Theory+ AI/ML for microscopy and spectroscopy: Challenges and opportunities
,”
MRS Bull.
47
,
1024
(
2023
).
71.
M.
Newville
, “
Fundamentals of XAFS
,”
Rev. Mineral. Geochem.
78
,
33
74
(
2014
).
72.
J. J.
Rehr
and
R. C.
Albers
, “
Theoretical approaches to x-ray absorption fine structure
,”
Rev. Mod. Phys.
72
,
621
(
2000
).
73.
P. K.
Routh
,
Y.
Liu
,
N.
Marcella
,
B.
Kozinsky
, and
A. I.
Frenkel
, “
Latent representation learning for structural characterization of catalysts
,”
J. Phys. Chem. Lett.
12
,
2086
2094
(
2021
).
74.
Z.
Liang
,
M. R.
Carbone
,
W.
Chen
,
F.
Meng
,
E.
Stavitski
,
D.
Lu
,
M. S.
Hybertsen
, and
X.
Qu
, “
Decoding structure-spectrum relationships with physically organized latent spaces
,”
Phys. Rev. Mater.
7
,
053802
(
2023
).
75.
C.
Fare
,
P.
Fenner
,
M.
Benatan
,
A.
Varsi
, and
E. O.
Pyzer-Knapp
, “
A multi-fidelity machine learning approach to high throughput materials screening
,”
npj Comput. Mater.
8
,
257
(
2022
).
76.
E.
Soedarmadji
,
H. S.
Stein
,
S. K.
Suram
,
D.
Guevarra
, and
J. M.
Gregoire
, “
Tracking materials science data lineage to manage millions of materials experiments and analyses
,”
npj Comput. Mater.
5
,
79
(
2019
).
77.
V.
Tshitoyan
,
J.
Dagdelen
,
L.
Weston
,
A.
Dunn
,
Z.
Rong
,
O.
Kononova
,
K. A.
Persson
,
G.
Ceder
, and
A.
Jain
, “
Unsupervised word embeddings capture latent knowledge from materials science literature
,”
Nature
571
,
95
98
(
2019
).
78.
A. Y.-T.
Wang
,
S. K.
Kauwe
,
R. J.
Murdock
, and
T. D.
Sparks
, “
Compositionally restricted attention-based network for materials property predictions
,”
npj Comput. Mater.
7
,
77
(
2021
).
79.
D.
Chen
,
Y.
Bai
,
W.
Zhao
,
S.
Ament
,
J.
Gregoire
, and
C.
Gomes
, “
Deep reasoning networks for unsupervised pattern de-mixing with constraint reasoning
,” in
Proceedings of the 37th International Conference on Machine Learning, Proceedings of Machine Learning Research
, edited by
H.
Daumé
III
and
A.
Singh
(
PMLR
,
2020
), Vol.
119
, pp.
1500
1509
.
80.
A.
Jain
,
S. P.
Ong
,
G.
Hautier
,
W.
Chen
,
W. D.
Richards
,
S.
Dacek
,
S.
Cholia
,
D.
Gunter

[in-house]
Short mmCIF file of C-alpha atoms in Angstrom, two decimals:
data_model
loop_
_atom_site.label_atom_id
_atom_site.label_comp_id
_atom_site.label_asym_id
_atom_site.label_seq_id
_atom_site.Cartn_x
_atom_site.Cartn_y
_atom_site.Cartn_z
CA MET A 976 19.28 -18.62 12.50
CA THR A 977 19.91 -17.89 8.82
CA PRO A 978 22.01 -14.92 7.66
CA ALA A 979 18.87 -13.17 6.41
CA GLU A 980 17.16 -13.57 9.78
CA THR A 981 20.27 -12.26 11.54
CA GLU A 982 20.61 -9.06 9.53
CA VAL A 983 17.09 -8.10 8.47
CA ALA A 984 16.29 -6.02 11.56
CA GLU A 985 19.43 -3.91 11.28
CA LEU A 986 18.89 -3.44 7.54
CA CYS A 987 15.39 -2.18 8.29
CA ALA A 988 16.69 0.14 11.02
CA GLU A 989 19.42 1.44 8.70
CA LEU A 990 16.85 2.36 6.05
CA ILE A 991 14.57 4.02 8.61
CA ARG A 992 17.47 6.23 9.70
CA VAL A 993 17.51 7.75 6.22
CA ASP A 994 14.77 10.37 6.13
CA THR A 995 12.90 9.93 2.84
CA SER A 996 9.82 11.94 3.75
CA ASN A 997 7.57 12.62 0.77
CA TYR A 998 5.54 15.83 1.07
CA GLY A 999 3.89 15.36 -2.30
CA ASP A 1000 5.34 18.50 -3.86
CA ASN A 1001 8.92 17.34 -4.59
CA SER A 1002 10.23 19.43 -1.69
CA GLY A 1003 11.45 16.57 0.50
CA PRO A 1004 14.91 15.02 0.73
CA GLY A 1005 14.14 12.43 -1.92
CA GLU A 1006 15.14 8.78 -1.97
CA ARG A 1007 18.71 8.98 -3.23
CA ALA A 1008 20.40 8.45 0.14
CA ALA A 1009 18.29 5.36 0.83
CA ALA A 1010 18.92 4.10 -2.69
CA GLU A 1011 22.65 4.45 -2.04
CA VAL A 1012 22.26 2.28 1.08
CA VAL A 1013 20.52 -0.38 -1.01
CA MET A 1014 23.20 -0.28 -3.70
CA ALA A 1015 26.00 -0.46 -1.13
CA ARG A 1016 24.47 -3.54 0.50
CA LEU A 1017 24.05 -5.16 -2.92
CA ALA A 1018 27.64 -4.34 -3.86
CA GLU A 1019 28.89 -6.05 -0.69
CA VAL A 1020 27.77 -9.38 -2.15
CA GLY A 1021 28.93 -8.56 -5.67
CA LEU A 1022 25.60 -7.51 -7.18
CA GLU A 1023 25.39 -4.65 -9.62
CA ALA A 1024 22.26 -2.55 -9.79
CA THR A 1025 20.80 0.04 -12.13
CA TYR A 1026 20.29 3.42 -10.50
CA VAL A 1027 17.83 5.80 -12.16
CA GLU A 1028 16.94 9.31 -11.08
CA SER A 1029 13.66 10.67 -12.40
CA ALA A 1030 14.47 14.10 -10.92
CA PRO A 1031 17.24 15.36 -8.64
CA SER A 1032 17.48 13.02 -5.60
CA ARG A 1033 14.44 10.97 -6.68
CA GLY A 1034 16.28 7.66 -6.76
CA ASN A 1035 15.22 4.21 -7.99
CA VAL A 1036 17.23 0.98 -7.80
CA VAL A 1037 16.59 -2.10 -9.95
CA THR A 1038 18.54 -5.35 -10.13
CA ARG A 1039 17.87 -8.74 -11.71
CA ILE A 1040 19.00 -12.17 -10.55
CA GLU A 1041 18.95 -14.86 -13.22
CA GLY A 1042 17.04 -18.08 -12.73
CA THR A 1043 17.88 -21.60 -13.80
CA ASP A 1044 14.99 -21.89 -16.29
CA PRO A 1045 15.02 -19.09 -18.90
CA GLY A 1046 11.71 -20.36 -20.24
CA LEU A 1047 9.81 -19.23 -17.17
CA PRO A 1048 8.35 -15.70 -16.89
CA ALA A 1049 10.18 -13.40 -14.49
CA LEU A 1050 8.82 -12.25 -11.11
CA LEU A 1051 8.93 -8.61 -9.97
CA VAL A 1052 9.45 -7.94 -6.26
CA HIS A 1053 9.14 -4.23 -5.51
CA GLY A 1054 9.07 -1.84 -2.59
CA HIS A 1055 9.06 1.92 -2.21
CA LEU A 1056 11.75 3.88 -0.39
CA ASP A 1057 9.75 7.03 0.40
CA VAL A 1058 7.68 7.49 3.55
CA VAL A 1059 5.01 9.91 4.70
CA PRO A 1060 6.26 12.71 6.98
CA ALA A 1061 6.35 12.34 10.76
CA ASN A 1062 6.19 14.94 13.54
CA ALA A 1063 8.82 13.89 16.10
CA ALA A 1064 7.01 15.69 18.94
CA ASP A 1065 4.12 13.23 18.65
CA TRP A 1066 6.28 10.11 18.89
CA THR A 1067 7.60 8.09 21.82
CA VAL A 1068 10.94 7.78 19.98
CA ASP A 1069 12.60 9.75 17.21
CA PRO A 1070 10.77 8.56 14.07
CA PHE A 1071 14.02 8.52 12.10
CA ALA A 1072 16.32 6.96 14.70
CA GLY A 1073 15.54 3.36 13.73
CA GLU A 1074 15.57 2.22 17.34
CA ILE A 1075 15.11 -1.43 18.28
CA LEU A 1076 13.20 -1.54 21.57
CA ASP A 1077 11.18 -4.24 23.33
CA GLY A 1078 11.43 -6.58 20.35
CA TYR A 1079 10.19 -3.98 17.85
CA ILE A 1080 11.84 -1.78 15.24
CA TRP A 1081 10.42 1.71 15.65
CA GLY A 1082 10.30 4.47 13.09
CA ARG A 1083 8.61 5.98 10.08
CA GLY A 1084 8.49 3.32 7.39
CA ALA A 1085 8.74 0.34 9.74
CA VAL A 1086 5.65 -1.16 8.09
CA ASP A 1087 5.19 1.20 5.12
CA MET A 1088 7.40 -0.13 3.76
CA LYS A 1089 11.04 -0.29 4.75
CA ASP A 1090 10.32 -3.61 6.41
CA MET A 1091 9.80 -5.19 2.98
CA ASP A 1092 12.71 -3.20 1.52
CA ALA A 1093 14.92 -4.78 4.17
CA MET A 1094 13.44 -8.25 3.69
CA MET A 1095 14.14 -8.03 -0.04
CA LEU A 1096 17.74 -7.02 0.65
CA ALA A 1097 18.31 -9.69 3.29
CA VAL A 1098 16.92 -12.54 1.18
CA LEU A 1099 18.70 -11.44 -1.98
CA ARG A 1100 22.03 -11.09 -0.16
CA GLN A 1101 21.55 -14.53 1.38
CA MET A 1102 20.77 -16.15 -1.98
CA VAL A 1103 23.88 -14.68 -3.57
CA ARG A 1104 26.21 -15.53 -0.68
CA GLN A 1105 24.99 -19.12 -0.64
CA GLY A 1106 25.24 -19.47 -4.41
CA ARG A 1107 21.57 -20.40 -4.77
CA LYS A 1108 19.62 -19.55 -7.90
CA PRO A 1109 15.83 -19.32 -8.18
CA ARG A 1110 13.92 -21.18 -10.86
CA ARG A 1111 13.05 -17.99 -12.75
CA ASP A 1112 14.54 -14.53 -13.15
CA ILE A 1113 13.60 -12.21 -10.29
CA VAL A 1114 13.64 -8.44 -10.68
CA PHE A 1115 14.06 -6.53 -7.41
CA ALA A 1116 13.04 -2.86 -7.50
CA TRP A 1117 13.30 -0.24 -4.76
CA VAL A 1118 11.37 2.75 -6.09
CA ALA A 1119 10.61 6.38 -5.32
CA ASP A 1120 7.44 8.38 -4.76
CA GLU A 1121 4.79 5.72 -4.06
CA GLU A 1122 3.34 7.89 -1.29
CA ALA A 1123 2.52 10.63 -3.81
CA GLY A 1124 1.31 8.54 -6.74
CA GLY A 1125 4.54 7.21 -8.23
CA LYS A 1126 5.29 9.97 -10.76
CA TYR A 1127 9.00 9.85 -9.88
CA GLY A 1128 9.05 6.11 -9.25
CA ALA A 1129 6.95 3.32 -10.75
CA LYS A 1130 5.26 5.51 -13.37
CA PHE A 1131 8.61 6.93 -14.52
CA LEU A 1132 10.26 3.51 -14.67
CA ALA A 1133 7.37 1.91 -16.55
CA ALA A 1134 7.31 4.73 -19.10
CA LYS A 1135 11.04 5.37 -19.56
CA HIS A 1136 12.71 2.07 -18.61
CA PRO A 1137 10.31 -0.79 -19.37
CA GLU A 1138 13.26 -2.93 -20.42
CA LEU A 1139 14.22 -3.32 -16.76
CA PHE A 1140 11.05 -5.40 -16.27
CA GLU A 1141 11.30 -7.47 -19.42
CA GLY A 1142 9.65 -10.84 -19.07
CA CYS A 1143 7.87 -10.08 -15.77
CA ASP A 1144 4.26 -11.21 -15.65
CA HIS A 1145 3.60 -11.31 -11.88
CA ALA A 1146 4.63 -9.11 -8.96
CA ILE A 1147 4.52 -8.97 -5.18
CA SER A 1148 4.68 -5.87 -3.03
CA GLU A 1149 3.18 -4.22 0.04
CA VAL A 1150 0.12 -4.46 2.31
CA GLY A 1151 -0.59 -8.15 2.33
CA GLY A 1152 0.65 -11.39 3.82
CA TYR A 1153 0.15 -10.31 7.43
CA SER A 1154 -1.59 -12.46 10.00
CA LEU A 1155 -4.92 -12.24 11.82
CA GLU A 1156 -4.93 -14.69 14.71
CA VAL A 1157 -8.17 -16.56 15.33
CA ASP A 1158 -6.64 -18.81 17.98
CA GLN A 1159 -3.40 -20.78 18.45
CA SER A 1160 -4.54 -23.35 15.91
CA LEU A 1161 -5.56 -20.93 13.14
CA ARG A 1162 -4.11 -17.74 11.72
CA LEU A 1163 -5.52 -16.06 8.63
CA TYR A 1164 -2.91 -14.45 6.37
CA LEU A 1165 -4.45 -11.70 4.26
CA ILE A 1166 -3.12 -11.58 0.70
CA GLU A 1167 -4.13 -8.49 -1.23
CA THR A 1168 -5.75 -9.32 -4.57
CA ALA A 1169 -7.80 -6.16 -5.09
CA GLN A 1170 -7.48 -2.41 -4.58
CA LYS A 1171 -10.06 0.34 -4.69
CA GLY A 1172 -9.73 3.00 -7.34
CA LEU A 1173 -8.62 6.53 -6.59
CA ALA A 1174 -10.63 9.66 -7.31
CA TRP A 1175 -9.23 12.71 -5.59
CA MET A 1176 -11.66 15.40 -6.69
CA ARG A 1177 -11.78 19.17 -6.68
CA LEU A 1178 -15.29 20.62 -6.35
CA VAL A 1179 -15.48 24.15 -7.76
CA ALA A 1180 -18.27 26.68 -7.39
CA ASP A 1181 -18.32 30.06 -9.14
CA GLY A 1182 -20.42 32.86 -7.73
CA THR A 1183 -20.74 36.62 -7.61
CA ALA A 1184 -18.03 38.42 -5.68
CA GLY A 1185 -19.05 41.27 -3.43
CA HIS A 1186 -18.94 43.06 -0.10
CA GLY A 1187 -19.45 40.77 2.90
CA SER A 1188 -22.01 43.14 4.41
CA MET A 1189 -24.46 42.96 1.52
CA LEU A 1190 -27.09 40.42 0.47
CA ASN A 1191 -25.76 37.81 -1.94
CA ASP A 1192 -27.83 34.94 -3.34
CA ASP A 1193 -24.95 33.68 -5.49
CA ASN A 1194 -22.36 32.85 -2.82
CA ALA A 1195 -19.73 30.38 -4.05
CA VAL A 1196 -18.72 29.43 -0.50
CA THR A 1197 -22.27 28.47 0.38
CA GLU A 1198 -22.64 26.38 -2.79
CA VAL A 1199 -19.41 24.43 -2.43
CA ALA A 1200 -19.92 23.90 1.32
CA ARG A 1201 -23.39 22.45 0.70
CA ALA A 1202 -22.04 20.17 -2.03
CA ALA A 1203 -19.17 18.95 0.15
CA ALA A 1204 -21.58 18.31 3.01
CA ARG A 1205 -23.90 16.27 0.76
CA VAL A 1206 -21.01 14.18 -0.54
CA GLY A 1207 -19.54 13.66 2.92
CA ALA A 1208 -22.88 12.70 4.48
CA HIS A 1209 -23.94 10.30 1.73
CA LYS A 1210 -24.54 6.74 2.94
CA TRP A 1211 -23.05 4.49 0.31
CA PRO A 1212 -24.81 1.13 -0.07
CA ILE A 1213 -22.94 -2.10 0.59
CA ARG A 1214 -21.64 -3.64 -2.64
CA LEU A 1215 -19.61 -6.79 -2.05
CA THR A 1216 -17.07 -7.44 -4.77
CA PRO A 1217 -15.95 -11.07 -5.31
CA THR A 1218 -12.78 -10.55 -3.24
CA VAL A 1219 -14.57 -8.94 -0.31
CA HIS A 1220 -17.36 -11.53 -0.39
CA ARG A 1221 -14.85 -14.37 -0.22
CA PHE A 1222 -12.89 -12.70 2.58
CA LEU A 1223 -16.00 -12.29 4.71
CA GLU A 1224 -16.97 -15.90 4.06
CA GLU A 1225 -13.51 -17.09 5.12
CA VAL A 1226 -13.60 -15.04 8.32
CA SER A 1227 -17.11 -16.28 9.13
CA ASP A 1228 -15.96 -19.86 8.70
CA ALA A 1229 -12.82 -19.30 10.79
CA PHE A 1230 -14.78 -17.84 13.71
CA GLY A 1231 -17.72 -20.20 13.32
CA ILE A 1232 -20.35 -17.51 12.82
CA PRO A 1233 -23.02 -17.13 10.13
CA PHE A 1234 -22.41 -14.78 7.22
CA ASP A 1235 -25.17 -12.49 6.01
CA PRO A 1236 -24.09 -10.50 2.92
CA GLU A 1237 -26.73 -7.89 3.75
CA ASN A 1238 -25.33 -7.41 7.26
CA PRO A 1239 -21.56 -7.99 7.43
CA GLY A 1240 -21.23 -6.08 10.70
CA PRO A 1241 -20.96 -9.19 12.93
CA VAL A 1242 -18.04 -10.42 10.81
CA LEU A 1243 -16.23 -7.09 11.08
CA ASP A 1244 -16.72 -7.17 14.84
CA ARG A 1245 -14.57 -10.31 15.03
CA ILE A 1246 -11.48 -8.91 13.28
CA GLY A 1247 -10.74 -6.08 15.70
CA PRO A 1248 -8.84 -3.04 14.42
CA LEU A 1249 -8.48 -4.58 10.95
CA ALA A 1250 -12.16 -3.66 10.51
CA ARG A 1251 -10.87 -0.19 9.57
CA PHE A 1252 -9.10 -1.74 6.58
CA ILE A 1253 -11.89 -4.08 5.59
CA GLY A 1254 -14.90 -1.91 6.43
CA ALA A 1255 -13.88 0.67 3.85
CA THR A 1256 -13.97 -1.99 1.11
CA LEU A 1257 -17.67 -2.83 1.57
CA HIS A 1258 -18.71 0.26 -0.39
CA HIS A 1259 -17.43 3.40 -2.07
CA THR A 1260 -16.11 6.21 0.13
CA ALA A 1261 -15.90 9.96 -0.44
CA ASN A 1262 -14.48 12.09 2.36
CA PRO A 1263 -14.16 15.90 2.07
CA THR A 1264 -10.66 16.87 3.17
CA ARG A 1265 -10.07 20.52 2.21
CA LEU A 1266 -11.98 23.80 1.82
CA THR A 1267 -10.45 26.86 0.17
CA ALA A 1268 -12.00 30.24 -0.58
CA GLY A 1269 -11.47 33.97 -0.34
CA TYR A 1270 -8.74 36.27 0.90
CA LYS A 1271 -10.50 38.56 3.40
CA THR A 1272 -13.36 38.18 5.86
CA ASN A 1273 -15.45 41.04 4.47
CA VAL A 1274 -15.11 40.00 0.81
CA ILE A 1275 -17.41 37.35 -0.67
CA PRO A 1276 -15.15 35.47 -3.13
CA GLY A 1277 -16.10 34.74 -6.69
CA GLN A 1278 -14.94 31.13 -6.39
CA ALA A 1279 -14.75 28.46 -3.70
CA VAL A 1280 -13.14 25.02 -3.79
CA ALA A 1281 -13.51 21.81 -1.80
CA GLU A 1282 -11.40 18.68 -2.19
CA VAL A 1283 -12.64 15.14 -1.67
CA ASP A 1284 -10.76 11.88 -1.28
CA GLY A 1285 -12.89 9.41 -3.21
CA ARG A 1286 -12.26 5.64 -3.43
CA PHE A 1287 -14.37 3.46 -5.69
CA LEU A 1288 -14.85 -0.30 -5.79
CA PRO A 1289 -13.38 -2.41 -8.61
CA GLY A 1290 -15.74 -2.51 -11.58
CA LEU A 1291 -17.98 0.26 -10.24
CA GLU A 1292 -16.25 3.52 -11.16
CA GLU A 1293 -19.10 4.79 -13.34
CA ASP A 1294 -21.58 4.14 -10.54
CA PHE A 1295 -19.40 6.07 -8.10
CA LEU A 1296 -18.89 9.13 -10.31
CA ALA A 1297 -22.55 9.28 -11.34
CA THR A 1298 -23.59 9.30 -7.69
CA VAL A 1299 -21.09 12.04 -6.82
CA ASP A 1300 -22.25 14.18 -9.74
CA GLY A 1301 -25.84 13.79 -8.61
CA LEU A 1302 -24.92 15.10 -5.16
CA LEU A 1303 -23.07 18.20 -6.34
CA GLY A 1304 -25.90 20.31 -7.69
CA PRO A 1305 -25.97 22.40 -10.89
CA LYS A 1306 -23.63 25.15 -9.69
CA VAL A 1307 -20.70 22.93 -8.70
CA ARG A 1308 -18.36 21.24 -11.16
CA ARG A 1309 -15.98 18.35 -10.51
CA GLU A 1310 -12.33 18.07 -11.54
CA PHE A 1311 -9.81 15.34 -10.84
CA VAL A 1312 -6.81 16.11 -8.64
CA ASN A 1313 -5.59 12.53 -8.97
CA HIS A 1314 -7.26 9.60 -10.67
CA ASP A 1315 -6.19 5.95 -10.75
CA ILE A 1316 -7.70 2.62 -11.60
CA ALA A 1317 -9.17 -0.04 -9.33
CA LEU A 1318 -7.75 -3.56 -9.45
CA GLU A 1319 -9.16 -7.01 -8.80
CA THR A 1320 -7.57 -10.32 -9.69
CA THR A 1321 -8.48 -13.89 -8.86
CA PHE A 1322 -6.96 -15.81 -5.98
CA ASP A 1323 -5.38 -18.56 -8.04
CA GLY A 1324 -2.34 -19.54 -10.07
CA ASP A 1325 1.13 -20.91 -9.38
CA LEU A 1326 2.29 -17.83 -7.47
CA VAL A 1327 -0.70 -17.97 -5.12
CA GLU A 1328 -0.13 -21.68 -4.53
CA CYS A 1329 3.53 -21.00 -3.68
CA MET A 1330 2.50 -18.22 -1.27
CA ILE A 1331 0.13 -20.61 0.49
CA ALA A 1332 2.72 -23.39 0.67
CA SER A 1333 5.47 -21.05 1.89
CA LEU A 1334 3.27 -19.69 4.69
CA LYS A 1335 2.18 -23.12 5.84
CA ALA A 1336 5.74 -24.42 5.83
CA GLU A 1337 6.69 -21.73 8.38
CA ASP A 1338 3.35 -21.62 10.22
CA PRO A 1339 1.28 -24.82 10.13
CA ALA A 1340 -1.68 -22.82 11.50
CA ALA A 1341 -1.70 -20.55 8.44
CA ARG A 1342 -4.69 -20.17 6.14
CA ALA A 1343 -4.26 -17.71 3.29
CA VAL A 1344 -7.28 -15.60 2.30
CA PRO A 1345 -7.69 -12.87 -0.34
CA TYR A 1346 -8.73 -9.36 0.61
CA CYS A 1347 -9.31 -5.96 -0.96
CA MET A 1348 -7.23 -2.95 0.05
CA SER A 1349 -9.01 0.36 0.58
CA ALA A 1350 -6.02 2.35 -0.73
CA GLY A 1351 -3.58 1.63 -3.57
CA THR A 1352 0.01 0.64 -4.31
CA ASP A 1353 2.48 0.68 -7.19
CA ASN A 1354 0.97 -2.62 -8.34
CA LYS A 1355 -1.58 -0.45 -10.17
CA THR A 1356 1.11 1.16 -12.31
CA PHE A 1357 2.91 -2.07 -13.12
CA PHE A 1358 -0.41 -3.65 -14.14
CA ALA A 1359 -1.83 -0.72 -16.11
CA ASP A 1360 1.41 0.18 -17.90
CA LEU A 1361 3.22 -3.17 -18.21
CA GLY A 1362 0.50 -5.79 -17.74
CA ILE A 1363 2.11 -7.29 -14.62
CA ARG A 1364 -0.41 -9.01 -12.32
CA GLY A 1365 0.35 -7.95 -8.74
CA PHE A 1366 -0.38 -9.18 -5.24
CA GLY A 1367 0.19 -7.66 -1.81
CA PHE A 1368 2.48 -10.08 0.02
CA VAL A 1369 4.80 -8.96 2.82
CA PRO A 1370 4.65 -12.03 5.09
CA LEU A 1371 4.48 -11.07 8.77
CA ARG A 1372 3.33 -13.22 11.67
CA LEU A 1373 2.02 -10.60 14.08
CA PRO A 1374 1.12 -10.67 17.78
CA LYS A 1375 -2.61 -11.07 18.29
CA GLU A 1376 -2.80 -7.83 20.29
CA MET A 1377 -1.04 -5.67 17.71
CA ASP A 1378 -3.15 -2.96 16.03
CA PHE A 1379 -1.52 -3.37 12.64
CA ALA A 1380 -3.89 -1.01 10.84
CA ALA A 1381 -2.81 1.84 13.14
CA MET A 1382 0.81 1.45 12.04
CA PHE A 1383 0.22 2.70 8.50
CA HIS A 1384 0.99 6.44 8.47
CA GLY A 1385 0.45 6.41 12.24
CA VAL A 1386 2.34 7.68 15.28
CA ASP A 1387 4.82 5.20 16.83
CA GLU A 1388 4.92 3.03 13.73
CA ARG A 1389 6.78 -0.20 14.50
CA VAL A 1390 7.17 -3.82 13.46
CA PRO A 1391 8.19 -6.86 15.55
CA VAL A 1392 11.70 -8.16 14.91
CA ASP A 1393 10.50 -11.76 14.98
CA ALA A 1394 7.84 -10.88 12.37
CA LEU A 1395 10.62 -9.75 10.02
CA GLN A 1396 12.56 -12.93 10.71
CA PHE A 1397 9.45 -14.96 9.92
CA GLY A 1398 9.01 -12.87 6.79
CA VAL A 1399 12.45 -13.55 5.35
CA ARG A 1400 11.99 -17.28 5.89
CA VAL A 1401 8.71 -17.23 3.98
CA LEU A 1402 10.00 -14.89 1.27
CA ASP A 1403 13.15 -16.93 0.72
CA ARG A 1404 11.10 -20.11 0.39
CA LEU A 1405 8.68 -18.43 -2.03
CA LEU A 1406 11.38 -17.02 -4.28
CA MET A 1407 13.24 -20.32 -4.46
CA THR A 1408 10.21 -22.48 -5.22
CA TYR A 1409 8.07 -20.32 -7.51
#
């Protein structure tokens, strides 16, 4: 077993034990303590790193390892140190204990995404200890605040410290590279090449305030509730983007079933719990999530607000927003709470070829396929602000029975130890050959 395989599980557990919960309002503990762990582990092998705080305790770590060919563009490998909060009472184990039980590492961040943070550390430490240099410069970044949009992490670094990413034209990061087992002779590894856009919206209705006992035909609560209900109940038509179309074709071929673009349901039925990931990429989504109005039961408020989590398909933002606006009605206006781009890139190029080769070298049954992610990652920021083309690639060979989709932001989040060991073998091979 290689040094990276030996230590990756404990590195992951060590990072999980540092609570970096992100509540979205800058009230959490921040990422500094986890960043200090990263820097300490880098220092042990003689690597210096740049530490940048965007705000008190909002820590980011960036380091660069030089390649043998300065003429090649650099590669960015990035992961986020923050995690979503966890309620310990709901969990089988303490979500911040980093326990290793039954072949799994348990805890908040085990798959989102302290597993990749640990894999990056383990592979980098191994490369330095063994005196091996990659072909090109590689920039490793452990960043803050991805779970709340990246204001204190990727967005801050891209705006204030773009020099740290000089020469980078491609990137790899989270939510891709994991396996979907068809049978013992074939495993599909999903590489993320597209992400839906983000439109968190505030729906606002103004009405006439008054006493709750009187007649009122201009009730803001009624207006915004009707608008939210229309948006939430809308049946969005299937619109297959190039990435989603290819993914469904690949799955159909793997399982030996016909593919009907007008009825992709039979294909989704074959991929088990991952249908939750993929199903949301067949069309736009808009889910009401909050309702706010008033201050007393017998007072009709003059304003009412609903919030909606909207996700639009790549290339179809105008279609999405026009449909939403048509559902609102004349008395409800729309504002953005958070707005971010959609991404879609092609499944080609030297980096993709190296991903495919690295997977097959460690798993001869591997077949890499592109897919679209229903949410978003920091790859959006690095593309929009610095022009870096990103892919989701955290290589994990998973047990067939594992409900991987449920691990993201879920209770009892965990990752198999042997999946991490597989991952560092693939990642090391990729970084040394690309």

,
D.
Skinner
,
G.
Ceder
, and
K. A.
Persson
, “
Commentary: The materials project: A materials genome approach to accelerating materials innovation
,”
APL Mater.
1
,
011002
(
2013
).
81.
S.
Chakraborty
and
K.
Mali
, “
An overview of biomedical image analysis from the deep learning perspective
,” in
Research Anthology on Improving Medical Imaging Techniques for Analysis and Intervention
(
Medical Information Science Reference
,
2023
), pp.
43
59
.
82.
J.
Jumper
,
R.
Evans
,
A.
Pritzel
,
T.
Green
,
M.
Figurnov
,
O.
Ronneberger
,
K.
Tunyasuvunakool
,
R.
Bates
,
A.
Žídek
,
A.
Potapenko
et al, “
Highly accurate protein structure prediction with AlphaFold
,”
Nature
596
,
583
589
(
2021
).
83.
W.
Ye
,
X.
Lei
,
M.
Aykol
, and
J. H.
Montoya
, “
Novel inorganic crystal structures predicted using autonomous simulation agents
,”
Sci. Data
9
,
302
(
2022
).
84.
A.
Zakutayev
,
N.
Wunder
,
M.
Schwarting
,
J. D.
Perkins
,
R.
White
,
K.
Munch
,
W.
Tumas
, and
C.
Phillips
, “
An open experimental database for exploring inorganic materials
,”
Sci. Data
5
,
180053
(
2018
).
85.
K. R.
Talley
,
R.
White
,
N.
Wunder
,
M.
Eash
,
M.
Schwarting
,
D.
Evenson
,
J. D.
Perkins
,
W.
Tumas
,
K.
Munch
,
C.
Phillips
, and
A.
Zakutayev
, “
Research data infrastructure for high-throughput experimental materials science
,”
Patterns
2
,
100373
(
2021
).
86.
T. J.
Jacobsson
,
A.
Hultqvist
,
A.
García-Fernández
,
A.
Anand
,
A.
Al-Ashouri
,
A.
Hagfeldt
,
A.
Crovetto
,
A.
Abate
,
A. G.
Ricciardulli
,
A.
Vijayan
et al, “
An open-access database and analysis tool for perovskite solar cells based on the FAIR data principles
,”
Nat. Energy
7
,
107
115
(
2022
).
87.
C.-H.
Hung
,
P.
Huynh
,
K.
Teo
, and
C. L.
Cobb
, “
Are three-dimensional batteries beneficial? Analyzing historical data to elucidate performance advantages
,”
ACS Energy Lett.
8
,
296
305
(
2022
).
88.
T.
Foroozan
,
S.
Sharifi-Asl
, and
R.
Shahbazian-Yassar
, “
Mechanistic understanding of Li dendrites growth by in situ/operando imaging techniques
,”
J. Power Sources
461
,
228135
(
2020
).
89.
A.
Urban
,
A.
Abdellahi
,
S.
Dacek
,
N.
Artrith
, and
G.
Ceder
, “